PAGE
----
POOR VISION IS DEPRESSING by Dr. Martha Jay, Ophthalmologist at Madison Medical Eye Care with offices in Mequon & Saukville, Wisconsin
Do you know an older person who seems depressed? Common symptoms include decreased energy, insomnia, irritability or an appetite change. While getting older has many challenges, a recent study indicates that poor vision may contribute to depression in older adults. The good news is that many causes of poor vision can be treated providing literally a new view on life for seniors.
The study appeared in Investigative Ophthalmology, a scientific journal. The link between poor vision and depression was found to be due to the decreased mobility vision impaired adults experience. After a lifetime of being able to care for themselves and go wherever they want, being stuck at home is not good for the psyche.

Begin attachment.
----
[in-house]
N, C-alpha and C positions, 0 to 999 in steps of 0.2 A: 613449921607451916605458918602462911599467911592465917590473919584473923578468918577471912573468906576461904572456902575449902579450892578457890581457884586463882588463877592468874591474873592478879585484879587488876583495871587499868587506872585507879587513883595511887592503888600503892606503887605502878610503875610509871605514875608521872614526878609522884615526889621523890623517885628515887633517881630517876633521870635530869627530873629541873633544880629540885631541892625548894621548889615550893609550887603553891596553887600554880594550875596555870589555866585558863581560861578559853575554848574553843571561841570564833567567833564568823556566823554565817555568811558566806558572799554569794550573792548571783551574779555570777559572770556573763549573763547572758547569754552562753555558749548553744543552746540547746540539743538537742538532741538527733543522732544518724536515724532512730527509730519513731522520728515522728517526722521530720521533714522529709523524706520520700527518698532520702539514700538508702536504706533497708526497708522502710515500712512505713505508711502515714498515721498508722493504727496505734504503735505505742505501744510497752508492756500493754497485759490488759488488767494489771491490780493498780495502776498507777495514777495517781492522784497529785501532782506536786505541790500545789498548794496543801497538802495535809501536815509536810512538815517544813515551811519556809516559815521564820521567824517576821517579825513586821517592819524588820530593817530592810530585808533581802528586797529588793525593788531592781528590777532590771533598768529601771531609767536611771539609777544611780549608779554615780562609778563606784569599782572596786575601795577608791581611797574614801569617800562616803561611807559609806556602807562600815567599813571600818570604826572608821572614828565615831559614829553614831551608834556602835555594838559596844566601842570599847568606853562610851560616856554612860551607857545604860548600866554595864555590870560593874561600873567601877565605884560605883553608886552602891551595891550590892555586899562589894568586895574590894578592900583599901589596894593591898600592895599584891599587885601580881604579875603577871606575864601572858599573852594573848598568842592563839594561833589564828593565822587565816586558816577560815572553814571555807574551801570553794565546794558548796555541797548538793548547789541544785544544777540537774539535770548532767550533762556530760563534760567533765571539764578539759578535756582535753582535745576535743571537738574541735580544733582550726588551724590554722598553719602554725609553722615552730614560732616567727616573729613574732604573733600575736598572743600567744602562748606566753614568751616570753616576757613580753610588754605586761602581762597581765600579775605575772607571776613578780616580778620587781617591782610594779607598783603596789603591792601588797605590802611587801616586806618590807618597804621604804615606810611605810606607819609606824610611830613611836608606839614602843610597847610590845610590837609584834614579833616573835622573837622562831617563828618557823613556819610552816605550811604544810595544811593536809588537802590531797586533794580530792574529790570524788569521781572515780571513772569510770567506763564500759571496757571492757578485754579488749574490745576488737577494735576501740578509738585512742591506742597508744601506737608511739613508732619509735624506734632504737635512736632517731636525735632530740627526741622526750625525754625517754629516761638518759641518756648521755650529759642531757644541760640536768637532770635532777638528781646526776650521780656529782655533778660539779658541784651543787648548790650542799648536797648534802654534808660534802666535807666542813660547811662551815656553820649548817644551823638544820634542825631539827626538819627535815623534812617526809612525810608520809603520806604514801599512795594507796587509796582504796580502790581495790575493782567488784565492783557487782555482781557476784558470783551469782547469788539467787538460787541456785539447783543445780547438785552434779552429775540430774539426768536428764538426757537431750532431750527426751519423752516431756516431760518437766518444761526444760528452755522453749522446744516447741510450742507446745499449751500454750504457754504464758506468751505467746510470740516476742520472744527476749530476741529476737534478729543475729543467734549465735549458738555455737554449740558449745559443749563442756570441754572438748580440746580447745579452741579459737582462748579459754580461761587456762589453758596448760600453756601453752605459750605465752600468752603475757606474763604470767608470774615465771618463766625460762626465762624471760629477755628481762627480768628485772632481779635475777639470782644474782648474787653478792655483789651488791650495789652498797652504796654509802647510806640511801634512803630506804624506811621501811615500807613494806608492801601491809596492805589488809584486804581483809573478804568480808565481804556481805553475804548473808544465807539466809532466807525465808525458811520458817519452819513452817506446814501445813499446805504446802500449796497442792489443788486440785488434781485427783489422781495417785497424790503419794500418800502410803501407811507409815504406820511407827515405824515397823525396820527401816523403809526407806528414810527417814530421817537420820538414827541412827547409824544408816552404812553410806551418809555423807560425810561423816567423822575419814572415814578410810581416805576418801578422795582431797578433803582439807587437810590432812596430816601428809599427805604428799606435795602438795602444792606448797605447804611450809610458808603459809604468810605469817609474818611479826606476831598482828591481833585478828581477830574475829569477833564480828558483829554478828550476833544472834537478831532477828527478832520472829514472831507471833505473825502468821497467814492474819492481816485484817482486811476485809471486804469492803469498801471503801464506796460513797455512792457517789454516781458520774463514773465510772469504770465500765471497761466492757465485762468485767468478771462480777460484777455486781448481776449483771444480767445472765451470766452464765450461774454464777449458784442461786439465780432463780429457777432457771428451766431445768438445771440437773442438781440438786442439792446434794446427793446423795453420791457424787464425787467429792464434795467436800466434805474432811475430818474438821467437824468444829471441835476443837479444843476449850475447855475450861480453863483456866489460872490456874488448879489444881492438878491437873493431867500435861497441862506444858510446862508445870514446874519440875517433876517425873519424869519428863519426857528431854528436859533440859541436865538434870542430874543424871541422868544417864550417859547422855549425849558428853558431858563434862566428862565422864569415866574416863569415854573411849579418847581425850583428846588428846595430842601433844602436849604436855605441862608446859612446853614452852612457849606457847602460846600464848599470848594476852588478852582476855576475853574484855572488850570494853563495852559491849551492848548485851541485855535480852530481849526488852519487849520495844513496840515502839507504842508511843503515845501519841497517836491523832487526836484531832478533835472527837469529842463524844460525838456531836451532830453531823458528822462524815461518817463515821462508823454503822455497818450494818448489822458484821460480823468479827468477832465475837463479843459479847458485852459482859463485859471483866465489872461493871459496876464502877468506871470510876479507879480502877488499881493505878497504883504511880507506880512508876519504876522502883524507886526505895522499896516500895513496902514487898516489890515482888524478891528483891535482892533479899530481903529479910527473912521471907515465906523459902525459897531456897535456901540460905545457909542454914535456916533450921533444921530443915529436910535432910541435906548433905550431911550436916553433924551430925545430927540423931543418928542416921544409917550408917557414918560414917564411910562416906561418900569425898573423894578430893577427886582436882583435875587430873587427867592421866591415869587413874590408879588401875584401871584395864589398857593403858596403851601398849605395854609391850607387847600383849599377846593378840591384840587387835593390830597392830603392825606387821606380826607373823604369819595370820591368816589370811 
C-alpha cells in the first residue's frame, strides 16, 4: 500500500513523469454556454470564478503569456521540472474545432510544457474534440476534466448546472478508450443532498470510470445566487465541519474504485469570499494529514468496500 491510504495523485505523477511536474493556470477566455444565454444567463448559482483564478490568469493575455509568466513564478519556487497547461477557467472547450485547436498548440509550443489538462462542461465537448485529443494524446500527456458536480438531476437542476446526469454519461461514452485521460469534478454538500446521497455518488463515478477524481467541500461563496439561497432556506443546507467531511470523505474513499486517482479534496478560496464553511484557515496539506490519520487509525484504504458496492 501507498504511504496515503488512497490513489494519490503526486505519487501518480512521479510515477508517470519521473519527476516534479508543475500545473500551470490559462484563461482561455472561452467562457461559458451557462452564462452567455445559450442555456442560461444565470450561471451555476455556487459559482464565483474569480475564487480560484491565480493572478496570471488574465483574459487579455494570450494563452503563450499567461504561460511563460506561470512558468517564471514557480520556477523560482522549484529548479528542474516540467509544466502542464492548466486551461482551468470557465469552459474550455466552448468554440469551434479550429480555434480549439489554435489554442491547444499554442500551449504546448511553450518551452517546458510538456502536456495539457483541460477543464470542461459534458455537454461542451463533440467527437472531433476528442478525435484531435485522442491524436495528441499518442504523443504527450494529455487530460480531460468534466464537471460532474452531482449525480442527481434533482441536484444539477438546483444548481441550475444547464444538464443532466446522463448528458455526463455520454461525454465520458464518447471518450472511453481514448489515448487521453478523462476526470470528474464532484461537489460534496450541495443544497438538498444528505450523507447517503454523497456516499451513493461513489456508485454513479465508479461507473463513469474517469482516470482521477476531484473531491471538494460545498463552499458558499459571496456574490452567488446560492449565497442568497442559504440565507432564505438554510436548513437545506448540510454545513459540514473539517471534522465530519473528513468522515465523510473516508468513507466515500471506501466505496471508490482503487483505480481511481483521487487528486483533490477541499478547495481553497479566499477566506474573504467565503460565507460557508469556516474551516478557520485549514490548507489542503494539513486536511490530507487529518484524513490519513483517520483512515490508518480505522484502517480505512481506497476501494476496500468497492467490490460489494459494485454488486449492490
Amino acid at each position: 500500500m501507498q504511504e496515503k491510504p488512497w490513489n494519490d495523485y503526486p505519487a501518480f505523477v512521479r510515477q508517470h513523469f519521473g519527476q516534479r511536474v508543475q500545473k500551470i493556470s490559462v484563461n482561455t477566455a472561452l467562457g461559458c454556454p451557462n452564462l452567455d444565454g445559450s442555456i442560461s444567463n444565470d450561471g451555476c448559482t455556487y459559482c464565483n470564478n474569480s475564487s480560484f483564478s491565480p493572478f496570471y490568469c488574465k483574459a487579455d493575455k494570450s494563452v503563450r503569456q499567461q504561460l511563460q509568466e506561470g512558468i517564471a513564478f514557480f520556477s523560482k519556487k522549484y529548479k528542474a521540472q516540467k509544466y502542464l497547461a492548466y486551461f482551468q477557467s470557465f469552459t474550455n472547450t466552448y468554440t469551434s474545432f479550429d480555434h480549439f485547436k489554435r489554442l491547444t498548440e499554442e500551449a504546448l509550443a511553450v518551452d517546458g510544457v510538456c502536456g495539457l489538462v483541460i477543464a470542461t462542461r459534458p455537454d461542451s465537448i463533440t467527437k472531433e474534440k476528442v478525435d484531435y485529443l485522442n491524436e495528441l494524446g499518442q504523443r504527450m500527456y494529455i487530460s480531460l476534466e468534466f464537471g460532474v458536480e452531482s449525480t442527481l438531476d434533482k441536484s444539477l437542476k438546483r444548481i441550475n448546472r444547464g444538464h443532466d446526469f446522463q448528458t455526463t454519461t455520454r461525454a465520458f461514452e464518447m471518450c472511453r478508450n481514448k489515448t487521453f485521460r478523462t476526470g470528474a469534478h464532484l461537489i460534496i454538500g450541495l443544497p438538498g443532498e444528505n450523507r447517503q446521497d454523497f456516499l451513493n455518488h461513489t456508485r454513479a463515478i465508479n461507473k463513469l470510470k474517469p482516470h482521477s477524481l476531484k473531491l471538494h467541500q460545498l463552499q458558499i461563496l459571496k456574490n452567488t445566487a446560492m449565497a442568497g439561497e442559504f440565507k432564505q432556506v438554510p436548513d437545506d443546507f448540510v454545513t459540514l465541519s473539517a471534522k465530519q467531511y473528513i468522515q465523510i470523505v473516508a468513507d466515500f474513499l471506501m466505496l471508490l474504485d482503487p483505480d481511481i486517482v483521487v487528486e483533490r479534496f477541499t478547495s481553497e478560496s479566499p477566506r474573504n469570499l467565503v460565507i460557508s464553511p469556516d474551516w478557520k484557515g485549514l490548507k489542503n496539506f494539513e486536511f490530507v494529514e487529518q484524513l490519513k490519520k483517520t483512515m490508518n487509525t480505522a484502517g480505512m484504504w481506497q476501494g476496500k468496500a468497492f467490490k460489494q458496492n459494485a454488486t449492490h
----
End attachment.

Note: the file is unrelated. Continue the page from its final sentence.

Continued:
If you think this is a problem with your friend or family member, a first step is to schedule a complete eye examination with us and a thorough medical evaluation with their primary care doctor. Many vision problems like cataracts and some types of macular degeneration can be treated with successful improvements in vision. Medical issues such as over-medication or an underactive thyroid can also be easily adjusted.
If all that checks out, you can ease the burden by being there to transport and engage that at-risk senior. Let them feel like life is worth living. Sure you may hear "I don't know why they call them the golden years," but at least you can make the transition a bit easier.
Dr. Martha Jay is a board certified ophthalmologist who specialized in medical and surgical eye care such as blade-free LASIK and small incision cataract surgery. For more eye care information, call 262-241-1919 or visit www.MadisonMedicalEyeCare.com.